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How To Measure Performance of TV, magazine, email campaigns in Google Analytics with Campaign Tracking / Tagging

This question was initially asked on the WAA Linked group.

Here's my answer:

You don't need to do any tagging. At the end of the month, check out how much money came in, how much came out, and use a parametric advertising mix optimization model based on contrast analysis. Not only you can tell (from using such a model) if print advertising works better than TV, but you can also tell: 

  • how long it takes for TV or print ads to reach its peak 
  • how a TV ad viewed today, compared to a TV ad seen 3 months ago, contributes to a sale (in short: square root function of time, 6-month time lag between first view of TV ad and sales peak for one of my clients) 
  • how all the channels (radio, TV, print, direct mail, online ads) interact 
And you can do this without gathering any personal information about your prospects - not even web log stats. 

Note: when you send out monthly newsletter, your newsletter vendor should provide you with a bunch of metrics, including open rate, click rate, attrition, etc. at the member level. If not, you need to talk to me.

Additional note:

I did this type of analysis for NBCi (NBC Internet), and we were able to tell: 

  • which TV show worked best in terms of user retention 
  • what application was best in terms of user retention / customer cost of acquisition / lifetime value

 

Views: 152

Replies to This Discussion

Interesting answer from  Mattheos Protopapas on our LinkedIn group: 

I agree that tagging is not necessary. There are several types of marketing mix models (regression-time series models that explain sales on advertising and in-store promotional activities such as price offers and gift packs, and other significant variables such as prices and product availability) that have been proven to be successfull in providing important insights, such as Little's ADBUG model, multiplicative models, Distributed Lags Models, VAR's, state space models, Bayesian approaches etc. Some preliminary exploratory data analysis should hint the proper model to use in a specific case. Just note that in some of those classes of models lagged values of the advertising investment are not used, so appropriate transformations that combine the past and current values of the number of ads viewed/read should be used to form the corresponding explanatory variables to capture all the media effects (such as wear-in/wear-out and carry over effects, and permanent shifts to the base level of sales due to an advertising campaign). Also, the effect of marketing activities in generally non-linear; so transformations should also be used to link the current media investment/ad views and their current effects (a logistic curve might be used for example). All these non-linearities might call for the use of non-linear optimisation methods for MLE / NLS. Numerical methods might be unsuccessful - my experience is that methods such as BFGS/SQP sometimes diverge. A meta-heuristic that I have found to be useful on that is Differential Evolution.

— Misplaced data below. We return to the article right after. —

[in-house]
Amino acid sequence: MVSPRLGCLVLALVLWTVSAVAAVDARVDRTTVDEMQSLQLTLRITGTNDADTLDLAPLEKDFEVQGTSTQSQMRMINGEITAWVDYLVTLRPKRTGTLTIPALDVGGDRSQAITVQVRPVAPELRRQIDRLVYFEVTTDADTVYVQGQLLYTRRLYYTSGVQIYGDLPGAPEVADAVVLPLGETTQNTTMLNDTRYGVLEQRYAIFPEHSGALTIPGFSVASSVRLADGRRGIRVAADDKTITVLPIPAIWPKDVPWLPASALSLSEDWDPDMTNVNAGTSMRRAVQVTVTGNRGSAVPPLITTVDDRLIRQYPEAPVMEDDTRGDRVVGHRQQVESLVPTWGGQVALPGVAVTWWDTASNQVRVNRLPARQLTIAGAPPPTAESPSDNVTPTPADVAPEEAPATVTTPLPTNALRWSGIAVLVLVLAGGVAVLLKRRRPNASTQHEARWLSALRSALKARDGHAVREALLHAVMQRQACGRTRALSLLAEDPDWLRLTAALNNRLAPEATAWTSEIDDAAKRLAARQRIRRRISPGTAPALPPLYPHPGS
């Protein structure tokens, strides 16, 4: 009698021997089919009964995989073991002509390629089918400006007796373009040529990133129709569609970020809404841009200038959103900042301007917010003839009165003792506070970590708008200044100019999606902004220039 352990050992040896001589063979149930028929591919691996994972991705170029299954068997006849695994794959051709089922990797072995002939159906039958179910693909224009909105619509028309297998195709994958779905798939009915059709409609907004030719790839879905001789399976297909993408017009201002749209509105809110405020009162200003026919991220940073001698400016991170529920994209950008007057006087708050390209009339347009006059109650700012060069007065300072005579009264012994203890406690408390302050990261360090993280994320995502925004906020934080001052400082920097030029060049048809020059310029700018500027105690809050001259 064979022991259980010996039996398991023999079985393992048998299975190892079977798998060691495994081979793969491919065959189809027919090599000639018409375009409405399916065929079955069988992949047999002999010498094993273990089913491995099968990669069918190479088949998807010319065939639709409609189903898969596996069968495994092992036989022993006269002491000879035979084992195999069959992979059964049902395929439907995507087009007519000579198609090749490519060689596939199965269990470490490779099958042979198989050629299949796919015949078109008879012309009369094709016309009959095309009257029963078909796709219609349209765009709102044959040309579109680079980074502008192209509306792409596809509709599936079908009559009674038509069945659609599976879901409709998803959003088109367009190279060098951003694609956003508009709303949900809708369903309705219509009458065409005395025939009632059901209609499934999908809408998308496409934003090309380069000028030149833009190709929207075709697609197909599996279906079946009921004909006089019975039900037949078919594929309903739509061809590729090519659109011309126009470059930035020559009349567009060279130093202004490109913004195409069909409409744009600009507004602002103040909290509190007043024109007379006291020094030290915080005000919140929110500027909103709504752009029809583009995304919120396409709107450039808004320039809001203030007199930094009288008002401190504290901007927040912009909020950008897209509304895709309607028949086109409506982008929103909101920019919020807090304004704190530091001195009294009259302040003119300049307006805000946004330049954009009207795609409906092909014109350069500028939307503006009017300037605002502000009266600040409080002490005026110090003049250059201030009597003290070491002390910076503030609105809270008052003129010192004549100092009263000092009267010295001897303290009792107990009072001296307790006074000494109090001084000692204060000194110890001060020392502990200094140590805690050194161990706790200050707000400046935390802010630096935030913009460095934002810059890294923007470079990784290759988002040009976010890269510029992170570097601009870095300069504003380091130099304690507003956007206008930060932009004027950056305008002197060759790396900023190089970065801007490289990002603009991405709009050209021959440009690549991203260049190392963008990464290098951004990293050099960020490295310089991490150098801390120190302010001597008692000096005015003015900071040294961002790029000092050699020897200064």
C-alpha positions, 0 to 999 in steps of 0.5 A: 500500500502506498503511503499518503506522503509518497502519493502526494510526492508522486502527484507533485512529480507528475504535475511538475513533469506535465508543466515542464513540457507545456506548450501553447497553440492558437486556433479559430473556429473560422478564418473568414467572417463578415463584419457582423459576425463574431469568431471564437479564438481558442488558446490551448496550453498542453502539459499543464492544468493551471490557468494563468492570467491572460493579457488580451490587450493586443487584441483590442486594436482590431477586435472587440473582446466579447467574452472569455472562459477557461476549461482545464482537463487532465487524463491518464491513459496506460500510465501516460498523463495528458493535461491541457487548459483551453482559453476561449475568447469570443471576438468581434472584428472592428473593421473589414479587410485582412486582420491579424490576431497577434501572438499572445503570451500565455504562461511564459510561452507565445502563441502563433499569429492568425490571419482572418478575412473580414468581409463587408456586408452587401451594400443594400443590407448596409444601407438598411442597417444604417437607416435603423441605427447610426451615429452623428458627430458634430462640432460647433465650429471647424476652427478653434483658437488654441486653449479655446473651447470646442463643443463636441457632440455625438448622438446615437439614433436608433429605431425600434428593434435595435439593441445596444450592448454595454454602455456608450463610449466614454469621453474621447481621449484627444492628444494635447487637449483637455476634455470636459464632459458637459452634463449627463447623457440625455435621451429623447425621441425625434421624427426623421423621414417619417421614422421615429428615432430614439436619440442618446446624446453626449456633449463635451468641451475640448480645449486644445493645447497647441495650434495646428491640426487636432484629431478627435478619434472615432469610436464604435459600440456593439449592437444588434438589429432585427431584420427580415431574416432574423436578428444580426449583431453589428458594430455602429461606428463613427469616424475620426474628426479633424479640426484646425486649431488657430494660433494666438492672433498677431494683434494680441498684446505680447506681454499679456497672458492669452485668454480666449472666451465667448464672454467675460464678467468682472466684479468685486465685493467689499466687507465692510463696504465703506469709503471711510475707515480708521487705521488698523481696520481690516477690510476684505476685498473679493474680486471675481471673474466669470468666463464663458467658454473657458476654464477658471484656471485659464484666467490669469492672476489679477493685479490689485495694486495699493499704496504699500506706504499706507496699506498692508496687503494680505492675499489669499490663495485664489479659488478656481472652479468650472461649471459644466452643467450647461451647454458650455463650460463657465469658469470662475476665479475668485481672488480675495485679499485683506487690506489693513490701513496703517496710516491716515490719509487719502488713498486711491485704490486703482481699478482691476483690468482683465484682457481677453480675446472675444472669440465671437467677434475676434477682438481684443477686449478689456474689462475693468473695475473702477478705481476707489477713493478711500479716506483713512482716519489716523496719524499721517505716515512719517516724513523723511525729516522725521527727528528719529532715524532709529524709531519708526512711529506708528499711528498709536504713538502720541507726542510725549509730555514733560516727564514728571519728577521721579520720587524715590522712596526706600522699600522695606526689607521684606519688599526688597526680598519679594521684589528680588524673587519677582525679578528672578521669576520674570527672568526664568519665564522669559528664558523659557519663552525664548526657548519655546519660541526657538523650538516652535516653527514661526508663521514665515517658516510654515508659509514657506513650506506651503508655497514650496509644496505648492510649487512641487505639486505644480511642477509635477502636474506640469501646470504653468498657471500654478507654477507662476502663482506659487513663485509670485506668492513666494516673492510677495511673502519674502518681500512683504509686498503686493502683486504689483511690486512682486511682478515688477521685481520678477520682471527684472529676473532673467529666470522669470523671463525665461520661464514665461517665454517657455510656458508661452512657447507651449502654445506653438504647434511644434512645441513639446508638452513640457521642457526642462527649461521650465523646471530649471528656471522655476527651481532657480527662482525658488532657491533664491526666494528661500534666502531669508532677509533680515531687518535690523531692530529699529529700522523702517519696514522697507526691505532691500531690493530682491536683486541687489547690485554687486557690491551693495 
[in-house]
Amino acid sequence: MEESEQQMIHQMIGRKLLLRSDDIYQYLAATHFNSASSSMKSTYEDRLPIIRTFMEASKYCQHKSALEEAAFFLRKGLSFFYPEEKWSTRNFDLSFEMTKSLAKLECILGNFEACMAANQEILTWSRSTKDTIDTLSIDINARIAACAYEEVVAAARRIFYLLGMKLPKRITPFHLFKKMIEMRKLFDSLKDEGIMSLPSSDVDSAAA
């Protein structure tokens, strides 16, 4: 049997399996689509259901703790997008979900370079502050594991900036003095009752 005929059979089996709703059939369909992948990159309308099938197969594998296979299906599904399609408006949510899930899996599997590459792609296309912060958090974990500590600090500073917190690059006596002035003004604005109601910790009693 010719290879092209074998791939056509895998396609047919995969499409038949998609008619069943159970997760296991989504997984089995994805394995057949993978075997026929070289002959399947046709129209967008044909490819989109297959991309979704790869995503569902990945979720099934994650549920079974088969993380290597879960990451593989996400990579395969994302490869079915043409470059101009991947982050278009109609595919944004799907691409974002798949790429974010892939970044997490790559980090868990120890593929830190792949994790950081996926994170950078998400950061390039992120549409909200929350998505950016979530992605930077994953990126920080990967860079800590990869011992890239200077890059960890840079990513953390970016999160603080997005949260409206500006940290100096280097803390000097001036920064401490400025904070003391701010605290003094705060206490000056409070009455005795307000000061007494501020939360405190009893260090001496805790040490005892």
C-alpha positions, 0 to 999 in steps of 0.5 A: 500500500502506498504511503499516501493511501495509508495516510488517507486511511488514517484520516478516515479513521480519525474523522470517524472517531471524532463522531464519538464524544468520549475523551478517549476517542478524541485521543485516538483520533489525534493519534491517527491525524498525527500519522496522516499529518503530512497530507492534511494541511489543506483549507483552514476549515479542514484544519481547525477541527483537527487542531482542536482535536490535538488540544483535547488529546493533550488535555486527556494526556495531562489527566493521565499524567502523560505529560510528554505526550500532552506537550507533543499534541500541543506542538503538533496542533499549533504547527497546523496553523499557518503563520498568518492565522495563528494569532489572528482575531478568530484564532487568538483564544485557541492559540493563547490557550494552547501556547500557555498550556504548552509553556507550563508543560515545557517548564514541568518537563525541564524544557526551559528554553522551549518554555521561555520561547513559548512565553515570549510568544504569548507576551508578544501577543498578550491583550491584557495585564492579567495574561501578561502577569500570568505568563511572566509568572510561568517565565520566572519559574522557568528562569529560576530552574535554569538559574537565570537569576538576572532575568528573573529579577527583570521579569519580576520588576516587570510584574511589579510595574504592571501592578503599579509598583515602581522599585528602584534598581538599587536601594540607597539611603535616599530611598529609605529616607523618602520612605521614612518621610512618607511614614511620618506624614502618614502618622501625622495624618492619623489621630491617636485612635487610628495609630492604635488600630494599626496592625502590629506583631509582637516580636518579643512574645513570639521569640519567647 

On the other hand, the enhanced capabilities of the Internet when it comes to data that is available to the modeller, allows for better customer profiling, route tracing inside the stores' website and so on, and even more complex models that might address issues such as the impact of the design of the website on sales, or the impact of the ranking on google searches of the site on the sales of a specific product in conjunction with the keywords used in the search etc. So tagging, and any data available in general, might be useful (that's always true, of course).

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